Hundreds of Mexican immigrants and other activists held actions in at least 47 US towns and cities on Dec. 3 to protest the abduction of 43 teachers' college students by police and gang members in Mexico's Guerrero state in September; each of the 43 students had one of the actions dedicated to him. The protests were organized by UStired2, a group taking its name from #YaMeCansé ("I'm tired now," or "I've had it"), a Mexican hashtag used in response to the violence against the students, who attended the Raúl Isidro Burgos Rural Teachers' College in the Guerrero town of Ayotzinapa. The protesters focused on US government financing for the Mexican government—especially funding for the "war on drugs" through the 2008 Mérida Initiative—but they also expressed outrage over the US court system's failure to indict US police agents in two recent police killings of unarmed African Americans.
The protest "is a community effort by Mexicans living in the US [to show] that we don't want our tax money to finance the Mexican government, which is corrupt," Karla de Anda, one of the organizers of the protest in Miami, told the Associated Press wire service. "They're giving [Mexican authorities] money for arms," US writer and activist Roberto Lovato said at a New York vigil. "They're giving armament for disappearing people, for creating mass graves." Signs at the various protests called for an end to "Plan Mexico," comparing the Mérida Initiative to the bloody US-funded Plan Colombia of the late 1990s and early 2000s. The US has given Mexico $1.2 billion under the initiative, according to Maureen Meyer of the Washington Office on Latin America (WOLA).
The Mexican actions were planned just as many people in the US were protesting a grand jury's decision on Nov. 24 not to indict a white Ferguson, Mo. police agent, Darren Wilson, for the August shooting death of an unarmed African-American youth, Michael Brown. On Dec. 3, as the Ayotzinapa actions were mounting, a grand jury announced its decision not to indict white New York City police agent Daniel Pantaleo for the chokehold-induced death in July of an unarmed African-American street vendor, Eric Garner. Mexican protesters highlighted the parallels with the Mexican killings, which St. Louis University student Ale Vázquez Rubio called "too obvious to ignore." "The connection is having a government that doesn't value brown and black bodies," she said at a protest in St. Louis. "The connection is also in the silencing of a lot of voices." "Our governments are working together to oppress us, so why shouldn't we be working together?" another St. Louis protester asked. "United we stand" and "Somos unidos," the participants chanted, alternating English and Spanish.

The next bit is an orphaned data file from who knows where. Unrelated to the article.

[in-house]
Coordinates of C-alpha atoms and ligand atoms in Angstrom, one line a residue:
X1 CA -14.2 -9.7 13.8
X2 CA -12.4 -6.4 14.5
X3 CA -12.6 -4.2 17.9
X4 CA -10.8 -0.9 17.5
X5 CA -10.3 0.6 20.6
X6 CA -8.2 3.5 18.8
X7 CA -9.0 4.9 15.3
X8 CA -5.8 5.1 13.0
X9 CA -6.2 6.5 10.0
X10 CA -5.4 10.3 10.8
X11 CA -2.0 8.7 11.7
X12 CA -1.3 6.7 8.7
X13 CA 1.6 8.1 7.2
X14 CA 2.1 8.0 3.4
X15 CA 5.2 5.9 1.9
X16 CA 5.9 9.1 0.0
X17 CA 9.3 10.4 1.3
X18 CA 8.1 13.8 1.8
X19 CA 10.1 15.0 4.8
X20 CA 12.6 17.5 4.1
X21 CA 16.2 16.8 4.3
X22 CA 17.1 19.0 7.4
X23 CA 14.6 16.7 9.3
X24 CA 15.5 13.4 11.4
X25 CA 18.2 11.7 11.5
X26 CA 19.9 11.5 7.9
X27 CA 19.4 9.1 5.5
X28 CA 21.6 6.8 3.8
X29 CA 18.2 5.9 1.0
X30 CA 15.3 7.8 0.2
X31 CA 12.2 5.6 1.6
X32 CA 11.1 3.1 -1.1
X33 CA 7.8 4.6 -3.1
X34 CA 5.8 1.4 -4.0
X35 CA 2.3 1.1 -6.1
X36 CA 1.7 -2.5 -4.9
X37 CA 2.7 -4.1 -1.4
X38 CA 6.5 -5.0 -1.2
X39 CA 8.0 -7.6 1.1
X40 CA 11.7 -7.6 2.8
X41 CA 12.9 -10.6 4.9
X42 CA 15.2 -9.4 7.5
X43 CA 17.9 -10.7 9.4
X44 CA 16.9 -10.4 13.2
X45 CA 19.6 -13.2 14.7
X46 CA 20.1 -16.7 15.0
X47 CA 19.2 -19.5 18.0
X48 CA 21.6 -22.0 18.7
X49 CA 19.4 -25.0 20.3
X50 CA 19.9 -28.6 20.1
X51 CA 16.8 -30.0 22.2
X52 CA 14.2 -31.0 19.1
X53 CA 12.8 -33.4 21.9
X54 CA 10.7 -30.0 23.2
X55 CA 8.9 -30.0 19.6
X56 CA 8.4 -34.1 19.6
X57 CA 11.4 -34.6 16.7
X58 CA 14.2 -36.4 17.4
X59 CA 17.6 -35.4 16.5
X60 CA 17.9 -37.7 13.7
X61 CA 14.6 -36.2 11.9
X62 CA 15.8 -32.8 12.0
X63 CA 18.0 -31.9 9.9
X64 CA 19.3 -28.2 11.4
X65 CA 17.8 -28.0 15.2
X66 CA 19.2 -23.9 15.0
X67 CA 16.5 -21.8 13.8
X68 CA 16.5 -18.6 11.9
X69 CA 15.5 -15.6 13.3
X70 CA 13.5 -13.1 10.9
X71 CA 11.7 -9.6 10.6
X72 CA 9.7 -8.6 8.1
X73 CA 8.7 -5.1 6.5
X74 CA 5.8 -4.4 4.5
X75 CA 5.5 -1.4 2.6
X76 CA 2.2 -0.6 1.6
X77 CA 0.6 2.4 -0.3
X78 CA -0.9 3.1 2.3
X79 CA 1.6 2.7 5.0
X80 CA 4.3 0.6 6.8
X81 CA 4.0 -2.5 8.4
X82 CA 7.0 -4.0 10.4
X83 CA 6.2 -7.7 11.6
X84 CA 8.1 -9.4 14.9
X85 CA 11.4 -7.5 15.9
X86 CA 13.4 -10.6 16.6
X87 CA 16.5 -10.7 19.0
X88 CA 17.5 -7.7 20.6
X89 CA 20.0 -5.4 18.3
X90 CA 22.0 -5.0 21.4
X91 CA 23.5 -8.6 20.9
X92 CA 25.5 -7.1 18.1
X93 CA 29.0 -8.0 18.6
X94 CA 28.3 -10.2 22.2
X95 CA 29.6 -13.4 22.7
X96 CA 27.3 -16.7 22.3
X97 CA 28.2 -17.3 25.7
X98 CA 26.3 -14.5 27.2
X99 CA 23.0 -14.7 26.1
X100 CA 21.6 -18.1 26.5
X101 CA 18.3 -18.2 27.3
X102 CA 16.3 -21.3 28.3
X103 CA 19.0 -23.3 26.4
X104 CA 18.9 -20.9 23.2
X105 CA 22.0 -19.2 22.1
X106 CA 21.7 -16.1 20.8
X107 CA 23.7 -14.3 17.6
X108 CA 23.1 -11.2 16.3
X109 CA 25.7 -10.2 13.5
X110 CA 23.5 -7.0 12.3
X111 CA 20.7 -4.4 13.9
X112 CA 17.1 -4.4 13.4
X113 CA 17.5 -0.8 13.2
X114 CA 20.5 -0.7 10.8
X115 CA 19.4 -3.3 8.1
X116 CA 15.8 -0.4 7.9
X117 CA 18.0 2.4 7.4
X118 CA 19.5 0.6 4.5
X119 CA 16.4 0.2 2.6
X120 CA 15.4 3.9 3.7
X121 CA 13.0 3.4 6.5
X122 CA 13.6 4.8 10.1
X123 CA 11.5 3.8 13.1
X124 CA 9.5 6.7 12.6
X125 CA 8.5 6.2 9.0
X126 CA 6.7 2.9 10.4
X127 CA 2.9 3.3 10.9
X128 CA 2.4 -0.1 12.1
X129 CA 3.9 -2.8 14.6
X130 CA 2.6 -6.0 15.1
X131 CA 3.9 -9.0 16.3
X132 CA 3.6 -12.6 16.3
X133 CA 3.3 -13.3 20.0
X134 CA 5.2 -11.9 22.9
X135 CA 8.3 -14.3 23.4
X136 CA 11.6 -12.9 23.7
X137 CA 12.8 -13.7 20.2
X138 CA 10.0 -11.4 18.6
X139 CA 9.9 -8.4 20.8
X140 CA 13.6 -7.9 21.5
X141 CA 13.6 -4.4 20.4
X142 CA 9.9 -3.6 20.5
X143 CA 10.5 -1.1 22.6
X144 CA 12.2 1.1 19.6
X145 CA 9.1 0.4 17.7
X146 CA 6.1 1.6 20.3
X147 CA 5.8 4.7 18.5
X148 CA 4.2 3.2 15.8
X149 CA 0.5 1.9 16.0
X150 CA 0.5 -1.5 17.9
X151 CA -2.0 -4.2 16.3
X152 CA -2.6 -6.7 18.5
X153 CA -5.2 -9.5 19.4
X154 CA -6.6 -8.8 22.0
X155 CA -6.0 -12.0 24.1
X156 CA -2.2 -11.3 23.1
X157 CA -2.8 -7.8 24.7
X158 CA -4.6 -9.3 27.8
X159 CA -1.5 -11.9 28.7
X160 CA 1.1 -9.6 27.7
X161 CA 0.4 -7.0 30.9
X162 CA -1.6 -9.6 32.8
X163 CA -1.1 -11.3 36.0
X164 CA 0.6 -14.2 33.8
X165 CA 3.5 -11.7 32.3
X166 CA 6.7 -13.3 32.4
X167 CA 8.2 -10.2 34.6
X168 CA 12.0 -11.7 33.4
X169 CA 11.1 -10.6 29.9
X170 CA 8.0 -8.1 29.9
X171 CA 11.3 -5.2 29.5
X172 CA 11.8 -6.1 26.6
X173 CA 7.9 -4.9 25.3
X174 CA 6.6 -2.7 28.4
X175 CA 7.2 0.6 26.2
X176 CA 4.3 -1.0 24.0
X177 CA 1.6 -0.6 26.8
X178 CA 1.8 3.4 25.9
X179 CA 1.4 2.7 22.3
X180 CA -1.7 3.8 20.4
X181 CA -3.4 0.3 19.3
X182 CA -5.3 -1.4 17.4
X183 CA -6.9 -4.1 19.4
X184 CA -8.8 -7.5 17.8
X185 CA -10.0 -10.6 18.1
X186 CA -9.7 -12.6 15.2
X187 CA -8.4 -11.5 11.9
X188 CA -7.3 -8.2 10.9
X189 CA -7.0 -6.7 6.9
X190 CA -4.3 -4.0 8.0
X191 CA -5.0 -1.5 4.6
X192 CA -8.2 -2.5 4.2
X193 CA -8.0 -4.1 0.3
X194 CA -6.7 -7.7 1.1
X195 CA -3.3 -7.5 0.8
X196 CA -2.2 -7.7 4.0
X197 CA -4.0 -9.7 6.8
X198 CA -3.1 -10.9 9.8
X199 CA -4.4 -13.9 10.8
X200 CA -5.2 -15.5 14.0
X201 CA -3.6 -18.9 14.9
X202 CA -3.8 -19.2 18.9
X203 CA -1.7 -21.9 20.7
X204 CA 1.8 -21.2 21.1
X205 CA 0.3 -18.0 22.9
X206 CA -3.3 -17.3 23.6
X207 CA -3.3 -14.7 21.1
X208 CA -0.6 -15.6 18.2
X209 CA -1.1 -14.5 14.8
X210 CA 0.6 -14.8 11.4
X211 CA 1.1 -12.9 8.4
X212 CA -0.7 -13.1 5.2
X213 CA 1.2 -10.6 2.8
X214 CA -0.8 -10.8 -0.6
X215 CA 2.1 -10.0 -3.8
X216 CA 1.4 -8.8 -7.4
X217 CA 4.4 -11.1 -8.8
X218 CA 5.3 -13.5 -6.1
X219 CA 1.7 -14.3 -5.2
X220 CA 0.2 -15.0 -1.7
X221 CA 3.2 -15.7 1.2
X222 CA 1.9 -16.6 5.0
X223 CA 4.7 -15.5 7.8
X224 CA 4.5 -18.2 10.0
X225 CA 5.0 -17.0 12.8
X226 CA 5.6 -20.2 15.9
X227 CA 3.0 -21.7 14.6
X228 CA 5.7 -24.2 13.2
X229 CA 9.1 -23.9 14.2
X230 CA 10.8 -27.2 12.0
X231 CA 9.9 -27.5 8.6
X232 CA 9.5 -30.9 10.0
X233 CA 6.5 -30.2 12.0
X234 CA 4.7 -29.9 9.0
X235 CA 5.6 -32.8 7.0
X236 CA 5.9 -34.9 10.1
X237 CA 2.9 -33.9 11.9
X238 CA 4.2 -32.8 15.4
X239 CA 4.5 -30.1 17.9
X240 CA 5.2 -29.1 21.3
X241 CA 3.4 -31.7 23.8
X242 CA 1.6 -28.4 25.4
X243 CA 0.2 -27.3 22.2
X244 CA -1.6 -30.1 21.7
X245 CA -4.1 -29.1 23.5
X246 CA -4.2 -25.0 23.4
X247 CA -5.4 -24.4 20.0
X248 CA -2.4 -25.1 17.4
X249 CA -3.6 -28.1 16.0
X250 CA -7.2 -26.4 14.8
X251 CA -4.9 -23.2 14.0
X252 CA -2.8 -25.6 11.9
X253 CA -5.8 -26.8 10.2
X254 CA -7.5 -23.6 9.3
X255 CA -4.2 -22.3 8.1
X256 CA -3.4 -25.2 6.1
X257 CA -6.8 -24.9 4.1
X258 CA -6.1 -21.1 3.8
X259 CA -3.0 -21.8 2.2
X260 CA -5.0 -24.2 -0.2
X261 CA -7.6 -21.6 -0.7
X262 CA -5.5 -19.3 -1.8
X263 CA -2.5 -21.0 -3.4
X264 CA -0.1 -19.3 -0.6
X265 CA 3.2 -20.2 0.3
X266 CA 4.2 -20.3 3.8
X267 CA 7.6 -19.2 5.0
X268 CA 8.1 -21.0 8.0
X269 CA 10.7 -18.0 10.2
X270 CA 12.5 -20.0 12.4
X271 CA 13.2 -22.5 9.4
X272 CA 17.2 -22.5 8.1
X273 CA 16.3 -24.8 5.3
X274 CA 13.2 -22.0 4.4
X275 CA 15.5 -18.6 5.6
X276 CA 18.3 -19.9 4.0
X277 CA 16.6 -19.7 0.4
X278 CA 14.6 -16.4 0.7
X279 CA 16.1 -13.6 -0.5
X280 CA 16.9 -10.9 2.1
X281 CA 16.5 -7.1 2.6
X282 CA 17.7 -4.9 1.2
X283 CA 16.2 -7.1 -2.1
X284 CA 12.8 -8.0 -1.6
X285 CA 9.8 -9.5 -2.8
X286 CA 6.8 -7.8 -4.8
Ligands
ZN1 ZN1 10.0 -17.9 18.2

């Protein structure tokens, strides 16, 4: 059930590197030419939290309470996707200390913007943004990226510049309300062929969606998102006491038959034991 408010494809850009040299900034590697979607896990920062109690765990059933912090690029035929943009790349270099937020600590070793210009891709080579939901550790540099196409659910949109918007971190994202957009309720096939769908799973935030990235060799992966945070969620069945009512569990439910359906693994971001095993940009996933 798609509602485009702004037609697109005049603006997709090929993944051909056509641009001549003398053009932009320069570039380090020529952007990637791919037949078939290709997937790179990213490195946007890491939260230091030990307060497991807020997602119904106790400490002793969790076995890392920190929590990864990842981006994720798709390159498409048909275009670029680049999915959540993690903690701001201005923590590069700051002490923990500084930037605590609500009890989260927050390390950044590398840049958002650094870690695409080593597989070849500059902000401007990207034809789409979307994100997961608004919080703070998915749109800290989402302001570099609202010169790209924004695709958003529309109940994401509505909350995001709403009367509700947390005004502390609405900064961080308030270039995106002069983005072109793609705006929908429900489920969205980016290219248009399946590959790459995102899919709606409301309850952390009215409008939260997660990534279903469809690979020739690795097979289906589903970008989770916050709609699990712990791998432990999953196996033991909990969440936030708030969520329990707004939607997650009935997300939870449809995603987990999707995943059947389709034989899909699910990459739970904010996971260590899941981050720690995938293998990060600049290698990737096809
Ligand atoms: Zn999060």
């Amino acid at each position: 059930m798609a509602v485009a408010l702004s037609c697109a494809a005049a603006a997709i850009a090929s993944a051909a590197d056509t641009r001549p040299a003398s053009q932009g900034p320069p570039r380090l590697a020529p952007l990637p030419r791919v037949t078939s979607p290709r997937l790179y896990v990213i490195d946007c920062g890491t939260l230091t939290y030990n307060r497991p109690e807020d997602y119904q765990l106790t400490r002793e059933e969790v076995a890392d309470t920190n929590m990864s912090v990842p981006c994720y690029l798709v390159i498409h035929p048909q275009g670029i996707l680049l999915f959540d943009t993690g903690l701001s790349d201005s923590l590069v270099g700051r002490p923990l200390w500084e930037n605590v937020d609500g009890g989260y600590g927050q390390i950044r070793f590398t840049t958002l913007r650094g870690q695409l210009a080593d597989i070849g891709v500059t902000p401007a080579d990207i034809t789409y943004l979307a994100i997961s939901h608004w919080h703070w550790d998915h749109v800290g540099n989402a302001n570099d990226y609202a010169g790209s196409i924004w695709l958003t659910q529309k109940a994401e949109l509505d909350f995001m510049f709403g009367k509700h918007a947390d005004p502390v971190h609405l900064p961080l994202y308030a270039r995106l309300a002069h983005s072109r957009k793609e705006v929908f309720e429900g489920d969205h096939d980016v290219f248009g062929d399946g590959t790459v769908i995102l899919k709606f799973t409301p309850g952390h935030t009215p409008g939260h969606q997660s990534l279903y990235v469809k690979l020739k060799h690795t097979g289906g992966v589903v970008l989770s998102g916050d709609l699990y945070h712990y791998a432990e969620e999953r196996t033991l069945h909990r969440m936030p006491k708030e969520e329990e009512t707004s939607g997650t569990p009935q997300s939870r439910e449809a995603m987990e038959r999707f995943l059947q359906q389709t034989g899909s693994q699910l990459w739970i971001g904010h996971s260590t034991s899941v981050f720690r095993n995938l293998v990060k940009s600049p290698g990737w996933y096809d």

In New York, UStired2 was holding its scheduled vigil in Times Square in the evening when thousands of people marched to the site in a spontaneous protest of the Garner decision. The Mexican protesters joined in with the chants of "Hands up, don't shoot," a reference to the Brown shooting. "Do you hear that?" Lovato asked a reporter. "It's like an echo." Lovato noted that USTired2 put together a conference call between the mothers of the missing students and parents of children in Ferguson the evening before. "The most moving moment was when the indigenous mothers who were looking for their sons who [have] been disappeared by the Mexican police were speaking to African-American mothers about what is happening in Ferguson. They were both saying 'I know what you feel, I know what this is like.'" (St. Louis Post-Dispatch, Dec. 3; Univision, Dec. 4; Fox News Latino, Dec. 4; Voices of NY, Dec. 4)
From Weekly News Update on the Americas, December 7.